This violent and absurd protest does not just threaten artistic freedom, but also seeks to polarize.

The answers to these questions are unavailable. However, do watch the drama and acrimony unfolding in the public discourse carefully. Our erstwhile rulers are telling a democratic country where freedom of speech is considered fundamental, that they will not allow representation or interpretation (of myth or mystery) without their consent or according to their diktats.

If we truly wish to understand this controversy we must turn to the idea of power and privilege in our society. We also must understand the political precursors of this controversy. The controversy erupts with no clear demands right on the eve of Gujarat going into polls. Around the same time, one of India's pop religious gurus suddenly makes an appearance in Ayodhya to revive the Ram Mandir controversy with the intention of mediation with no sanction either from the state or its public. However, soon after he announces that a large Ram Temple is the final solution. Too many coincidences? Perhaps the Padmavati controversy is a part of a bigger narrative?

It is also interesting to examine the tone, tenor, language of this protest. Even though led by numerous female members of the erstwhile royal families, it is remarkably anti-women, and anti-minority. The lead actress and the director have been threatened with violence and disfiguration. Alauddin Khilji who was both an able administrator and well-liked by those he governed has become cruel invader even though he was already ruling Delhi and his administrative reforms benefitted millions.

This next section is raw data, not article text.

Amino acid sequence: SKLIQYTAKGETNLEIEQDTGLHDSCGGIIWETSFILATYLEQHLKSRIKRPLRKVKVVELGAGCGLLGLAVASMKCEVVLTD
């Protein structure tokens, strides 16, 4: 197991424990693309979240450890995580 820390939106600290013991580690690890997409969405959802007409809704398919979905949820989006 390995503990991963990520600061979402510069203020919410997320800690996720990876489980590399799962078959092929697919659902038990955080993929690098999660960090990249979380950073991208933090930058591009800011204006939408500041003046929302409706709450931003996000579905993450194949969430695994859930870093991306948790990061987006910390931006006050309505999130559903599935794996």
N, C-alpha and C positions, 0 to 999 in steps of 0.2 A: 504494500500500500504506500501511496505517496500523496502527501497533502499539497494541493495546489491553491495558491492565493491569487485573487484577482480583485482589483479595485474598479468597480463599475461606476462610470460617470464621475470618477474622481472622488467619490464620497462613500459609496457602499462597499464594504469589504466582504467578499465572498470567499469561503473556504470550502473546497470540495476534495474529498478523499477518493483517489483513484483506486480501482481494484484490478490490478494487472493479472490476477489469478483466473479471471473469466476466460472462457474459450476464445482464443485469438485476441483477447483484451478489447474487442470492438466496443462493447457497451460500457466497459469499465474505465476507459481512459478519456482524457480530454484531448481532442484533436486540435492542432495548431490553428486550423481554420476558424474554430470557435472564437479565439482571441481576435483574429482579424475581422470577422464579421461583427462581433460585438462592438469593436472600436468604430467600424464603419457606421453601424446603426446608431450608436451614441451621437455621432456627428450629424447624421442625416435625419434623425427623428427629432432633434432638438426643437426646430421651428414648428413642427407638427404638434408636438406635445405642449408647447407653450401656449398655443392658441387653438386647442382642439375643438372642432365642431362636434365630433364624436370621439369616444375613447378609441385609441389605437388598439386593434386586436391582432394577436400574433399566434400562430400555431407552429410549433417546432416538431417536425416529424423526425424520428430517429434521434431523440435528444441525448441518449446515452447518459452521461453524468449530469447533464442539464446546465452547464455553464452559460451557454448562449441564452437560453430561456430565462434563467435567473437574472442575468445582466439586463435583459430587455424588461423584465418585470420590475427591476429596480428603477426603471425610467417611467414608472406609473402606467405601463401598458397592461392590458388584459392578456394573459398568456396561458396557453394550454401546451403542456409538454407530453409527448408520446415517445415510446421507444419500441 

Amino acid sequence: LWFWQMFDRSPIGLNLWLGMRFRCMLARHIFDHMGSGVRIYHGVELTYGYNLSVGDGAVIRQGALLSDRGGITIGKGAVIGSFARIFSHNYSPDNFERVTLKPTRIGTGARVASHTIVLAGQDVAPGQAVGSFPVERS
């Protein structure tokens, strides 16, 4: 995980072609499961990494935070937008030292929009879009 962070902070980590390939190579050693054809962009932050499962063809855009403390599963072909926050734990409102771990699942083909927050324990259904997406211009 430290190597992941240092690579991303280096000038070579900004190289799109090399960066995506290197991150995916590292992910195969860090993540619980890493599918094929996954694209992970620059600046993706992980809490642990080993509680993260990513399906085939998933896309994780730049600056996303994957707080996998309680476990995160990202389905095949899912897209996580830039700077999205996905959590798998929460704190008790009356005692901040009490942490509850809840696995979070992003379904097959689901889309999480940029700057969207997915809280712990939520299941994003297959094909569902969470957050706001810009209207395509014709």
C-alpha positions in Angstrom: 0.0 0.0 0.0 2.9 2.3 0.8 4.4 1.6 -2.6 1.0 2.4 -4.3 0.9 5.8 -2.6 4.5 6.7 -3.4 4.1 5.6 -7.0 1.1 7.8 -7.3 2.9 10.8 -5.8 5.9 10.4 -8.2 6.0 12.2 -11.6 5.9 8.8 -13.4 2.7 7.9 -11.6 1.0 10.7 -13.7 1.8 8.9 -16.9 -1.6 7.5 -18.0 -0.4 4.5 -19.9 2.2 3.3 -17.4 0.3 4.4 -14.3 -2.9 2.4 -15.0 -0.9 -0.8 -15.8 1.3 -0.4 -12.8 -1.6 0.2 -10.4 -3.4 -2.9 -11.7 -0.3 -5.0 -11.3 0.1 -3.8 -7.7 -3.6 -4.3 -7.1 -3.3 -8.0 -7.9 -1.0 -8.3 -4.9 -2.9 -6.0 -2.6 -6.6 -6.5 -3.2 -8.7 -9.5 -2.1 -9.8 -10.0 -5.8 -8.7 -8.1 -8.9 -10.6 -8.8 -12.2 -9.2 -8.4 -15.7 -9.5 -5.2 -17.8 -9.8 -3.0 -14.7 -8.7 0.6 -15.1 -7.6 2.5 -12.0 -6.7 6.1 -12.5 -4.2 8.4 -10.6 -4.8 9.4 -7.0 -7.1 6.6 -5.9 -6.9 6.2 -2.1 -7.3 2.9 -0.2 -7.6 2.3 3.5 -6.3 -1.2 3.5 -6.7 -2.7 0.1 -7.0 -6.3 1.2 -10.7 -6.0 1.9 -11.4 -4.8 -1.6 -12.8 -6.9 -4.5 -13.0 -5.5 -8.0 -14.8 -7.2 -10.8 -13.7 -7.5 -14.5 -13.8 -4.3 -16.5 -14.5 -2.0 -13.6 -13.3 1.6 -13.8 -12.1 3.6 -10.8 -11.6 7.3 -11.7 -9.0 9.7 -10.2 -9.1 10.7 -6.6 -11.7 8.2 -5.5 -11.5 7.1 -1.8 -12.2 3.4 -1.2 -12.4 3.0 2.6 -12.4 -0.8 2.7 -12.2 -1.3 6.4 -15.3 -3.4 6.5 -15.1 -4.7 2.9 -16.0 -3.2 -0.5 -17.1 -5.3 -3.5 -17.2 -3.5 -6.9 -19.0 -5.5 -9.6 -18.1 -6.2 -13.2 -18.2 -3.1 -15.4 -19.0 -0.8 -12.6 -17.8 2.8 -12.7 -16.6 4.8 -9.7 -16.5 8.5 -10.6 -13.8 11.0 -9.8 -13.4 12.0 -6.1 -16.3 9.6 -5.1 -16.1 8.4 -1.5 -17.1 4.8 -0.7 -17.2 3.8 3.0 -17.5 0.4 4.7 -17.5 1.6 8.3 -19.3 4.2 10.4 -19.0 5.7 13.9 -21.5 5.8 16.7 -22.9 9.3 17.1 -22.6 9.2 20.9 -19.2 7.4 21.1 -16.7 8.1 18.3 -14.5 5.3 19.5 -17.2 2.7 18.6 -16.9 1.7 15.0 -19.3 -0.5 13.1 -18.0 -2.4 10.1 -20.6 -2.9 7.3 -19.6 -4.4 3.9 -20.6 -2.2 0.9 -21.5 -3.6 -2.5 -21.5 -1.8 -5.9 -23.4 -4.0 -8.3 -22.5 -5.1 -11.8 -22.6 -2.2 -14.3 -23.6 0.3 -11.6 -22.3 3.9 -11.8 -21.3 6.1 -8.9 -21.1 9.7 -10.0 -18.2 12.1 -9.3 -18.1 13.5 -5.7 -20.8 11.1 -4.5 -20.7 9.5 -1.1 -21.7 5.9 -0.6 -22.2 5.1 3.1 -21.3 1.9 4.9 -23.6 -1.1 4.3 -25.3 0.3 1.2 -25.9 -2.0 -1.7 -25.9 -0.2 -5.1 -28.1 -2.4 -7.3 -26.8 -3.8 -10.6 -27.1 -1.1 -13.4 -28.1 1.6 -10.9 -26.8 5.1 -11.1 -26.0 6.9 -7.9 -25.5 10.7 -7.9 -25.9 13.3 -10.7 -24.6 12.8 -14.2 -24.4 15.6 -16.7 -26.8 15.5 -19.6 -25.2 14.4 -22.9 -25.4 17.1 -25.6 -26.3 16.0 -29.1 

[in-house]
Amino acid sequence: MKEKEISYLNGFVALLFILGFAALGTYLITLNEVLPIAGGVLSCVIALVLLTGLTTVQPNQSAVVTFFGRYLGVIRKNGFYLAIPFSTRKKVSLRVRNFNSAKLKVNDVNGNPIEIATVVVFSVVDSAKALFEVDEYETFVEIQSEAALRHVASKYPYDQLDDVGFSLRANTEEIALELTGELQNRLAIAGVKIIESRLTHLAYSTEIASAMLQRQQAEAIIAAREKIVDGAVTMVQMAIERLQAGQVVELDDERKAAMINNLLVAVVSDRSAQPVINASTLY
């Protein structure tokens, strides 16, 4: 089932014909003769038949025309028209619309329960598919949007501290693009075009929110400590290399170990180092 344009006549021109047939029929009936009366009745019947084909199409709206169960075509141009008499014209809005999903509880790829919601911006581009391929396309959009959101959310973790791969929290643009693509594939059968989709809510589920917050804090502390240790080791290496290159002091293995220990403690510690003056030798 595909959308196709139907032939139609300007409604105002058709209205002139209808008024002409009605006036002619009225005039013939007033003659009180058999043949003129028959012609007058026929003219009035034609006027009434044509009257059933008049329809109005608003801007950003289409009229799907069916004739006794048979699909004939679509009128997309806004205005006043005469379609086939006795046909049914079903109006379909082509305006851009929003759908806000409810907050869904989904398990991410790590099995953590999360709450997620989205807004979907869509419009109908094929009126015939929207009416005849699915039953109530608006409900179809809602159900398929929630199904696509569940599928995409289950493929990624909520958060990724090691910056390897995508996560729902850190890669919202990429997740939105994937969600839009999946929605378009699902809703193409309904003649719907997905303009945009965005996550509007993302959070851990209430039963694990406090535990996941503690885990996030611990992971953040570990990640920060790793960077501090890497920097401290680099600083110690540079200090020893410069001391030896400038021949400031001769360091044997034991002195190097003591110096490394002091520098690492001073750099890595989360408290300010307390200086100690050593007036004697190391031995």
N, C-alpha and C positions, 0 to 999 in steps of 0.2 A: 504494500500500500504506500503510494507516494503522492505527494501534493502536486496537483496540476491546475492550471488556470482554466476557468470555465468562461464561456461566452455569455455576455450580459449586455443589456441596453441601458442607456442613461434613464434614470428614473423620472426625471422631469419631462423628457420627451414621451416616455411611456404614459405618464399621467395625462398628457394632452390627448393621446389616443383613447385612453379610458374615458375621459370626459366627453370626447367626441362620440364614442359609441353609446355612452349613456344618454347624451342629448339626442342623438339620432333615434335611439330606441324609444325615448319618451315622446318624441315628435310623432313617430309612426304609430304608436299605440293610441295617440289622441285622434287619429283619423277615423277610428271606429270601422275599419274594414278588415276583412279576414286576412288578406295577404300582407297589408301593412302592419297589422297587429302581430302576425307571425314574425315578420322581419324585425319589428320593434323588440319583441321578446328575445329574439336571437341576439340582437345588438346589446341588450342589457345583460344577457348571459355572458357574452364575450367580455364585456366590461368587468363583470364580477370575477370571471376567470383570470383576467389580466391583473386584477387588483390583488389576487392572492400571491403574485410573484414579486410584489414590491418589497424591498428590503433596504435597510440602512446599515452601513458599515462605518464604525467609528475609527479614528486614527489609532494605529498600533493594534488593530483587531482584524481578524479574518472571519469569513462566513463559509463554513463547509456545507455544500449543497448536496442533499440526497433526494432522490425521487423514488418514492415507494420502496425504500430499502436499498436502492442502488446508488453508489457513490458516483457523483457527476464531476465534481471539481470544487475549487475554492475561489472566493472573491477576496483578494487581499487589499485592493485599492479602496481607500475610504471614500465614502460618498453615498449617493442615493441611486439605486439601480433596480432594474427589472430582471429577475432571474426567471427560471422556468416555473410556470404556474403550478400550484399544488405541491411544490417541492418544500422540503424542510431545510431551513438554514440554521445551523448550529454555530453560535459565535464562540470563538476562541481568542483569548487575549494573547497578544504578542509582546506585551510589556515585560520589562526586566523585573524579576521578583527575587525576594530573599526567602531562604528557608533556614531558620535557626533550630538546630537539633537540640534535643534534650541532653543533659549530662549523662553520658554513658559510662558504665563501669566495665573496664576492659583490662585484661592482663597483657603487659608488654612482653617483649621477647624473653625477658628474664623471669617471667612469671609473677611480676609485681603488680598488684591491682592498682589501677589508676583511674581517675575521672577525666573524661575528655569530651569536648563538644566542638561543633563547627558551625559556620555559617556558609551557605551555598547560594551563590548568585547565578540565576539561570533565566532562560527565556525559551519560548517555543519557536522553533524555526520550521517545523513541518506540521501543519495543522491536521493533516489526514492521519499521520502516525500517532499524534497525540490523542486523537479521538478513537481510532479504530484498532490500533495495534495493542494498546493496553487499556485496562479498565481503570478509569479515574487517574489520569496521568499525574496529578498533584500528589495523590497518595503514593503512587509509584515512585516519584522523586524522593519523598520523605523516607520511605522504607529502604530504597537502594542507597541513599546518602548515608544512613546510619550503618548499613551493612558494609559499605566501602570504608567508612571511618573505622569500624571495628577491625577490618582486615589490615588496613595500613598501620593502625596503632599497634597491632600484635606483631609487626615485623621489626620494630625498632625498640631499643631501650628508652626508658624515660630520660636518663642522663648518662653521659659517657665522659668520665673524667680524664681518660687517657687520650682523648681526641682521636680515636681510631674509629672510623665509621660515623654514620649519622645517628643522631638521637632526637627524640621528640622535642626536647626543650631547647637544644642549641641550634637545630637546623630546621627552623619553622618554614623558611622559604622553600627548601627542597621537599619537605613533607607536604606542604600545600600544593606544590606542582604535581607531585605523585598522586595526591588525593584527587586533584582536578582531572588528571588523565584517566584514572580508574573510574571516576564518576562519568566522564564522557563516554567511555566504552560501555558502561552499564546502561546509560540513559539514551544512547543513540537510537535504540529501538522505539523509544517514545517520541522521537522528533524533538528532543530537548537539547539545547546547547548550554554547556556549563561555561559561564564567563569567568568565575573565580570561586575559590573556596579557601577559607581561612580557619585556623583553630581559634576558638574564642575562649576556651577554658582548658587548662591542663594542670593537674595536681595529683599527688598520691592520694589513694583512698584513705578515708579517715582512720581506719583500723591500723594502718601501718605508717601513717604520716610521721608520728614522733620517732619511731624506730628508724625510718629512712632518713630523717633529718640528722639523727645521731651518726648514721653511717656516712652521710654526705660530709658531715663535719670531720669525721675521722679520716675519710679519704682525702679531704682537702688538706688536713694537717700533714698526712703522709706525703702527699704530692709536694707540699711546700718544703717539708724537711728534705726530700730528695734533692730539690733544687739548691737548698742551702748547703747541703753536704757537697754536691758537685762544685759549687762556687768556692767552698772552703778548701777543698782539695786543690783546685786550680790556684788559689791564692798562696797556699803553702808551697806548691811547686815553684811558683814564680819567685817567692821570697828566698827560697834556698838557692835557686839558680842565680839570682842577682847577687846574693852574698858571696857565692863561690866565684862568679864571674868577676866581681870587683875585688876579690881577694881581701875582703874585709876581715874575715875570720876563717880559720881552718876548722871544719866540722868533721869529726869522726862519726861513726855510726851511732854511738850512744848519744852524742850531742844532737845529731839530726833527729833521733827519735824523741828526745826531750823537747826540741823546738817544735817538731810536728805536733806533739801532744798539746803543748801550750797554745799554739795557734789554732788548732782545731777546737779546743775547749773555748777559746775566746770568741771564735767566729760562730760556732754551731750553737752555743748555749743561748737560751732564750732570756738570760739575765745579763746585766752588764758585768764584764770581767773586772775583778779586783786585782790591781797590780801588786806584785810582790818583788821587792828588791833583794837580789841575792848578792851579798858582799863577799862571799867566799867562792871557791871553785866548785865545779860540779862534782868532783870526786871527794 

Even though led by numerous female members of the erstwhile royal families, it is remarkably anti-women, and anti-minority.

Padmini, about whom we know so little is revered neither for her character for her kindness, but her beauty and her decision to eventually commit suicide. Such a narrative reduces a woman's agency and privileges ideas of beauty, and honour above individual choices.

The irony of course is that Bhansali is no Satyajit Ray. He may have misrepresented numerous characters in his historical drama's but then he doesn't claim it to be the final truth either. However, none of those characters probably had political value and hence had no reason to cause outrage. That having been said, he does not need either permission or approval from erstwhile royals to make films about ballad's.

In the end the controversy is all about power. It will be flamed till some time. Some will be swayed by this controversy. Everyone, including the royals will have another run basking in borrowed attention. The film will probably be mediated upon and eventually released . It will be a superhit. Padmini will be forgotten. We will be a little more diminished. Eventually, all will be well. Or not quite.

The opinions expressed in this post are the personal views of the author. They do not necessarily reflect the views of HuffPost India. Any omissions or errors are the author's and HuffPost India does not assume any liability or responsibility for them.